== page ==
I saw this at Ace’s a long time ago:
I admire just about everything Thomas Sowell has ever written, and when first saw this I thought “Bingo, touche!” But then I started thinking about it and realized it’s not as good as I’d first imagined.
Many liberals would be likely to dismiss it, answering that greed isn’t what they’re exhibiting when they advocate income redistribution. They would say that they’re just trying to limit the greed of other people, while at the same time asking that the poor and needy receive just enough to get by.
In other words, they would claim that the rich already have “more than their share,” or “more than they need,” and that that is the definition of greed—having or wanting more then you need, whereas the poor just want to be able to live decently.
But for liberals, who defines how much is just enough and how much is way too much? For many people, the definition of “just enough but not too much” tends to be “what I want” or “what I have,” and “too much” tends to be “what the other guy has that is more than what I have.” And of course, some people who want to take some of the money of the rich aren’t greedy, because they’re already rich themselves and want to take some of their own money plus that of another rich guy, and give it to the poor one—and to compel the giving rather than let it be voluntary.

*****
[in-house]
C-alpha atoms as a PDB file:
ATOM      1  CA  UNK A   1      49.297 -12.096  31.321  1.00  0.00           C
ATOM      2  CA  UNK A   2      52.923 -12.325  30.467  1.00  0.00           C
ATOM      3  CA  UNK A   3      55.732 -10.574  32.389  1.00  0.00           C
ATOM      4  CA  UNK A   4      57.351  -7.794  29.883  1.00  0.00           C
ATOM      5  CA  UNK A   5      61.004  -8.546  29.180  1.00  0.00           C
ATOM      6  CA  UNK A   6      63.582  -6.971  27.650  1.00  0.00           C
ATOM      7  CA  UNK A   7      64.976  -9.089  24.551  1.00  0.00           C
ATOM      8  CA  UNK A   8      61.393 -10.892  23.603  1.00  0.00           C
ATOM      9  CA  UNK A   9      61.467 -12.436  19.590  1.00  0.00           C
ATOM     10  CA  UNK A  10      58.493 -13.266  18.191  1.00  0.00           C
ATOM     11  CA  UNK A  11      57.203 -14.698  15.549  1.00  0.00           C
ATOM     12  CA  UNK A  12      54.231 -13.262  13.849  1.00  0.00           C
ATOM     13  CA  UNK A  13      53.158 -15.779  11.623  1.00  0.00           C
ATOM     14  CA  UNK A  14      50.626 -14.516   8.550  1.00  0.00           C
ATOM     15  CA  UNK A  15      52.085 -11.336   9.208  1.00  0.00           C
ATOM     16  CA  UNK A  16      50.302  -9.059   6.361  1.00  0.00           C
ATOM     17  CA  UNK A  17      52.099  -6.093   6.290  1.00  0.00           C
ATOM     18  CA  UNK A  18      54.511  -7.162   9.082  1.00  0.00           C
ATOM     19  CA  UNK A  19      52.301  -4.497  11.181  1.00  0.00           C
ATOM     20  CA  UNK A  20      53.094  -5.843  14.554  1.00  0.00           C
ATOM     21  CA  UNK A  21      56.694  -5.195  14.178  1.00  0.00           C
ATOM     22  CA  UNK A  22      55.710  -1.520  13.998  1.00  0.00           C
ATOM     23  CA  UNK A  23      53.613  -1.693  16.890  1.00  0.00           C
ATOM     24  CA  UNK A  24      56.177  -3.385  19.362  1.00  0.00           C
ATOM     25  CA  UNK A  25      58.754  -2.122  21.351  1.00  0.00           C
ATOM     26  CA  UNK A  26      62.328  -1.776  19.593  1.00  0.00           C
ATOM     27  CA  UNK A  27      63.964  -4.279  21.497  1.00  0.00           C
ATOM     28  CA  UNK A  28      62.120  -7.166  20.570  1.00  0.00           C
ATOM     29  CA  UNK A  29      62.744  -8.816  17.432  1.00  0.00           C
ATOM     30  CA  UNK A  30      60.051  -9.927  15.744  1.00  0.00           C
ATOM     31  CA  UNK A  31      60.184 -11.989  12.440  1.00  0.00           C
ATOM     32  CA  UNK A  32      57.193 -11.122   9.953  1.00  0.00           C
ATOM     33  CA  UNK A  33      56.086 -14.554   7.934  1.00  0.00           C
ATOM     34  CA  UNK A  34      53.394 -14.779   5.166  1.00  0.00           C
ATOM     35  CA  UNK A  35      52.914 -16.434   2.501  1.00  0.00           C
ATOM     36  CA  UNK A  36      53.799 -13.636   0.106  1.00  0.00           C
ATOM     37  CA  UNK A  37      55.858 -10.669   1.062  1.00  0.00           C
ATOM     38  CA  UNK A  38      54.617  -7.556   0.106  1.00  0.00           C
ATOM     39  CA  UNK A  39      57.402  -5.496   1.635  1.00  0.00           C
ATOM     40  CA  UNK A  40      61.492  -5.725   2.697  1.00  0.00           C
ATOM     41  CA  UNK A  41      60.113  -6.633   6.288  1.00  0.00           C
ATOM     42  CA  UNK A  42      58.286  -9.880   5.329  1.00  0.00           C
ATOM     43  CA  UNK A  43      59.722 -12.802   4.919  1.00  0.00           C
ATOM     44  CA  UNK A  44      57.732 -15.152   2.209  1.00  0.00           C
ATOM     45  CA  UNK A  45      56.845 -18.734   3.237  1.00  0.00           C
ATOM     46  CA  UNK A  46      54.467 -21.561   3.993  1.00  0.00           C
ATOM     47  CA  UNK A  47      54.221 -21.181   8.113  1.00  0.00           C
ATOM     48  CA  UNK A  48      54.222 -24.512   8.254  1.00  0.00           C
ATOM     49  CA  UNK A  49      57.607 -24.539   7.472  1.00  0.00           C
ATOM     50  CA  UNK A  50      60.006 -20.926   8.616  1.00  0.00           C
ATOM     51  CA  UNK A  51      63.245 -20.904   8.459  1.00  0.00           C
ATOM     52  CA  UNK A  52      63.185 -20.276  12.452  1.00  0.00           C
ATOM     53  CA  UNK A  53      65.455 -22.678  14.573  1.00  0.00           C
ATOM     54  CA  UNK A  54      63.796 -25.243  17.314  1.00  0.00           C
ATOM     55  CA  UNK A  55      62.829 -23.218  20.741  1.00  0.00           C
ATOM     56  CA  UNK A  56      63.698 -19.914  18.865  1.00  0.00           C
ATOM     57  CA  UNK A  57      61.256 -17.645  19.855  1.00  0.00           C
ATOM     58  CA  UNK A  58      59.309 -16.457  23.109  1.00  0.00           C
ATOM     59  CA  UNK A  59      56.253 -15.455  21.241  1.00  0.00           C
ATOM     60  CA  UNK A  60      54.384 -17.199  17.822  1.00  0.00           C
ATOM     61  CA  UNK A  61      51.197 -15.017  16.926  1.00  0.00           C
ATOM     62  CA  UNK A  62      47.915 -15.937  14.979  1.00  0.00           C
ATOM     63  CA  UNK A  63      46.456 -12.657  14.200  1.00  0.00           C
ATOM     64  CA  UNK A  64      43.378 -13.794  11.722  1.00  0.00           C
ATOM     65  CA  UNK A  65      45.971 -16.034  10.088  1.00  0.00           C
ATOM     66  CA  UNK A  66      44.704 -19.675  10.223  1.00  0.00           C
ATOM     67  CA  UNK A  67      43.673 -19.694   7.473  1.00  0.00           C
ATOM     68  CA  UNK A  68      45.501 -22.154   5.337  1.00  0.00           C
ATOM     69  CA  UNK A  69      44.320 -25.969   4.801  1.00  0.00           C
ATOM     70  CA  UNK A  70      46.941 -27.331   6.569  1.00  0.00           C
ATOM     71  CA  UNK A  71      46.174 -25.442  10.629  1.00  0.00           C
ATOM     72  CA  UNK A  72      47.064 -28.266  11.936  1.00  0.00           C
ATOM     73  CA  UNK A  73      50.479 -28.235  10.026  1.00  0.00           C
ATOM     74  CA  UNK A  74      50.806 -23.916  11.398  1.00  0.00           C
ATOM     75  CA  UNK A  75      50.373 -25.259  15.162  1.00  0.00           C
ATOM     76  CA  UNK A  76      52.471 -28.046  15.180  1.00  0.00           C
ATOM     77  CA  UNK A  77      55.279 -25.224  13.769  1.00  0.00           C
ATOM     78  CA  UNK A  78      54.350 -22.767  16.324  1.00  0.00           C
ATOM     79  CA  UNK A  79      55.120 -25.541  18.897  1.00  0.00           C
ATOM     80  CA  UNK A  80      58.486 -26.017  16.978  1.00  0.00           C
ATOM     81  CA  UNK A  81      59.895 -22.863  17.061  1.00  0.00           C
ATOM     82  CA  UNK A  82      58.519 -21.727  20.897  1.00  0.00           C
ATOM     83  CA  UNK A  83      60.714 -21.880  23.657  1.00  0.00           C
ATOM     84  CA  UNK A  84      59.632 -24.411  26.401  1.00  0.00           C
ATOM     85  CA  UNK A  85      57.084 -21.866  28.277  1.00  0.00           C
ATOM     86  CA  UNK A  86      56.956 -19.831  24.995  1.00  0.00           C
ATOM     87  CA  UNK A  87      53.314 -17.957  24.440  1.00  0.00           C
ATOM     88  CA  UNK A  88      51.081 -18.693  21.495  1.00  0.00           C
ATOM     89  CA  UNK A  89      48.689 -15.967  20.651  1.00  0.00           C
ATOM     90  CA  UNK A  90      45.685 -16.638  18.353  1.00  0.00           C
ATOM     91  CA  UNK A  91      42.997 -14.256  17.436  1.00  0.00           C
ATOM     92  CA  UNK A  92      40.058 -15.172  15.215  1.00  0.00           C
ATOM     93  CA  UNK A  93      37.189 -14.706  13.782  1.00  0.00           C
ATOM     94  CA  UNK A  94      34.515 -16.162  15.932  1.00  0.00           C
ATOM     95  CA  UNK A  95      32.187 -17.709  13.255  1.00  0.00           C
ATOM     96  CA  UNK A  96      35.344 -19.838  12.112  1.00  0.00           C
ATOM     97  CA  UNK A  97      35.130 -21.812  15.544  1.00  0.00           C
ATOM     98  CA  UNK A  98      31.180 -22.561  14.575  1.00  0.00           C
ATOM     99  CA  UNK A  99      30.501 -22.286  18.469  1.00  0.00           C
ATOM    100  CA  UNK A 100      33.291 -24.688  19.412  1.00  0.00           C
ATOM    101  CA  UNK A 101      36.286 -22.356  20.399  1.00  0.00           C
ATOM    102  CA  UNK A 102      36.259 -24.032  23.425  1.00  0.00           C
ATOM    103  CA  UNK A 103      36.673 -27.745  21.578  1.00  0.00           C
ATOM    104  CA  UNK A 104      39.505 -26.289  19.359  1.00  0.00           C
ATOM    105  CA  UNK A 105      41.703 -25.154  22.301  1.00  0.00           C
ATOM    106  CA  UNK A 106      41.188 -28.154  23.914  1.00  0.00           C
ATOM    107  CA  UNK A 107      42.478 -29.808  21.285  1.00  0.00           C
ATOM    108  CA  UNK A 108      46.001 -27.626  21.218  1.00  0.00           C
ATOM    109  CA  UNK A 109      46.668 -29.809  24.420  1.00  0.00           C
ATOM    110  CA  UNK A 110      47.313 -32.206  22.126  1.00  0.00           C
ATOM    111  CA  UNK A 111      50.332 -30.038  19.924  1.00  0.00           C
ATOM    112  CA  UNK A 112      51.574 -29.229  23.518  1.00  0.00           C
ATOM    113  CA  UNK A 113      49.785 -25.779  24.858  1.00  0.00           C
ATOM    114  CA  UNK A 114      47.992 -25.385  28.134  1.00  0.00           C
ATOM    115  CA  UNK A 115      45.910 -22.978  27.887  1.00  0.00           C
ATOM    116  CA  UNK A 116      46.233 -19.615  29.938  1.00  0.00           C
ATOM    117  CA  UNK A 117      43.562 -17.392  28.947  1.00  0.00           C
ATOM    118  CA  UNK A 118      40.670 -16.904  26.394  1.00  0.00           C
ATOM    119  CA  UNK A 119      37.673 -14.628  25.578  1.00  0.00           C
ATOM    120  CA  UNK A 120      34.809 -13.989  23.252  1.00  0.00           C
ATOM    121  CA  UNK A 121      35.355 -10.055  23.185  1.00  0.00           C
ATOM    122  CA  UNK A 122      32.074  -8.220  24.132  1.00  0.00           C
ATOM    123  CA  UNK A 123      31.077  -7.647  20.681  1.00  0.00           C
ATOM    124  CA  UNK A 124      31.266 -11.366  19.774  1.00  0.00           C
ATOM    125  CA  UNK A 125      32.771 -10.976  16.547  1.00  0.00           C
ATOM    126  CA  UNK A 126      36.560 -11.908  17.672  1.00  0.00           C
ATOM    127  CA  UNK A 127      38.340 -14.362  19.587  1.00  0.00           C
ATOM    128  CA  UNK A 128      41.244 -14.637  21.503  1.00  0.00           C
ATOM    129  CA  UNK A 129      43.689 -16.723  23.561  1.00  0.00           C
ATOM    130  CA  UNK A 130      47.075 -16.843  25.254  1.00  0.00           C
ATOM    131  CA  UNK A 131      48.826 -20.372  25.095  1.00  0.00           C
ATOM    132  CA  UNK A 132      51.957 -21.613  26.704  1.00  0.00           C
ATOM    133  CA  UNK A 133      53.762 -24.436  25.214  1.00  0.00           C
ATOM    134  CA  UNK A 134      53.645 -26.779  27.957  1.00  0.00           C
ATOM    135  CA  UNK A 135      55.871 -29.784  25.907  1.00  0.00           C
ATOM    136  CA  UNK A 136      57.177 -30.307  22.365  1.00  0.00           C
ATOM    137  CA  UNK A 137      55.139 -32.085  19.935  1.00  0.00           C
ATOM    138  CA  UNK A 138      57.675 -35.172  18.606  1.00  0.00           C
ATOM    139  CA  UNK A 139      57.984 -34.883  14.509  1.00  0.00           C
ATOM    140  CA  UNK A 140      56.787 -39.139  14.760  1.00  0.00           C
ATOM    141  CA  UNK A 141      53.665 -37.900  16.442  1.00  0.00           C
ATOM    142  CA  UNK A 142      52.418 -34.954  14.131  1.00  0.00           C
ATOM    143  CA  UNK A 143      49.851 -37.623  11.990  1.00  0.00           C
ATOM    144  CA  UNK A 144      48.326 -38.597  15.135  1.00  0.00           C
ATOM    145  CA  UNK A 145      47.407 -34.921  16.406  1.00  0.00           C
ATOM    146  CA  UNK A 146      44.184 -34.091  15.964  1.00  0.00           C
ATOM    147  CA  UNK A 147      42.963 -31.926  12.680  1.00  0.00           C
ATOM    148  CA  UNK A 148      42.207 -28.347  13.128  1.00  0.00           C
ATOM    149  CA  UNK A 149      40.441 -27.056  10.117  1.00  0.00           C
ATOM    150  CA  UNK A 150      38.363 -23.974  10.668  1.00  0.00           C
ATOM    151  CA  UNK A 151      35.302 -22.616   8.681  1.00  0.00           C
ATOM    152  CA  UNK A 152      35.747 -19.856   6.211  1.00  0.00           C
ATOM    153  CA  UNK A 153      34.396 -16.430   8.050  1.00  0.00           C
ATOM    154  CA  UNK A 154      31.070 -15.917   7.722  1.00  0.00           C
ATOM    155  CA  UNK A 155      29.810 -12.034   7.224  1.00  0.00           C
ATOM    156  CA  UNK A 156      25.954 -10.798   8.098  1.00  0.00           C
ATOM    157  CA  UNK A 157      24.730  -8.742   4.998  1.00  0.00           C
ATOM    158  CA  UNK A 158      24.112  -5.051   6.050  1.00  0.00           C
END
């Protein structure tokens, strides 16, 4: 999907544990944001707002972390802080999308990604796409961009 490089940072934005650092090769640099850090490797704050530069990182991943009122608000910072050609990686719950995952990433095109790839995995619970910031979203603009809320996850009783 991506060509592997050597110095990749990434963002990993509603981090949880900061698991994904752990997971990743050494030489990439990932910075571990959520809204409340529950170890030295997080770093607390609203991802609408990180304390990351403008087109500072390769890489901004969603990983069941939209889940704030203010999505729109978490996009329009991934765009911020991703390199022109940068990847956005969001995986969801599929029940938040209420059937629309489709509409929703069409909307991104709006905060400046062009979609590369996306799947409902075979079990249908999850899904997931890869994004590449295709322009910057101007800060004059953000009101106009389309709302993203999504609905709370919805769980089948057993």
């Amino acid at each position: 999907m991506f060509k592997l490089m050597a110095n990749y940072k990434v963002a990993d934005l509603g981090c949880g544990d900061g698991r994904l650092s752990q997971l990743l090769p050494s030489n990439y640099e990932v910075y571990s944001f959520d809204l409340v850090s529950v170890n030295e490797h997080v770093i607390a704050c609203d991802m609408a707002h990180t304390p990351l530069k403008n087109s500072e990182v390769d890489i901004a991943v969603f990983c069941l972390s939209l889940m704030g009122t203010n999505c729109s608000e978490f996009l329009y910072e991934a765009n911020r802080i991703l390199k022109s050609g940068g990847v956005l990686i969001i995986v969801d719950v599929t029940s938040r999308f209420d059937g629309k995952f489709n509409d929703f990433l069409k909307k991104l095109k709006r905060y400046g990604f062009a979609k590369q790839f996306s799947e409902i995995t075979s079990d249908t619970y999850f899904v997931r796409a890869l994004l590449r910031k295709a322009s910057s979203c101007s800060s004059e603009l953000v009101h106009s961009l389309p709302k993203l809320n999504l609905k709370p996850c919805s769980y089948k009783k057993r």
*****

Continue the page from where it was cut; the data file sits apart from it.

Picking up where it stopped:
The Christian seven deadly sins are wrath, greed, sloth, pride, lust, envy, and gluttony. Wrath, sloth, pride, and lust have sort of fallen off the sin wagon these days, at least with a lot of people. But gluttony is often still considered bad (maybe worse than ever). Greed is still bad, but is usually defined as something other rich guys demonstrate. The sin of envy of the material goods that others have—that is, the covetousness forbidden by one of the Ten Commandments—is actually sometimes encouraged by liberal philosophy. And it’s certainly encouraged by society in general.
So for the most part the left retains only two of the sins, one relatively minor (gluttony) and one of enormous importance to the left: greed. The sinful nature of greed is part of their justification for wanting to take away from some people defined as greedy (the rich), in the unspoken advocacy of another formerly deadly sin: envy.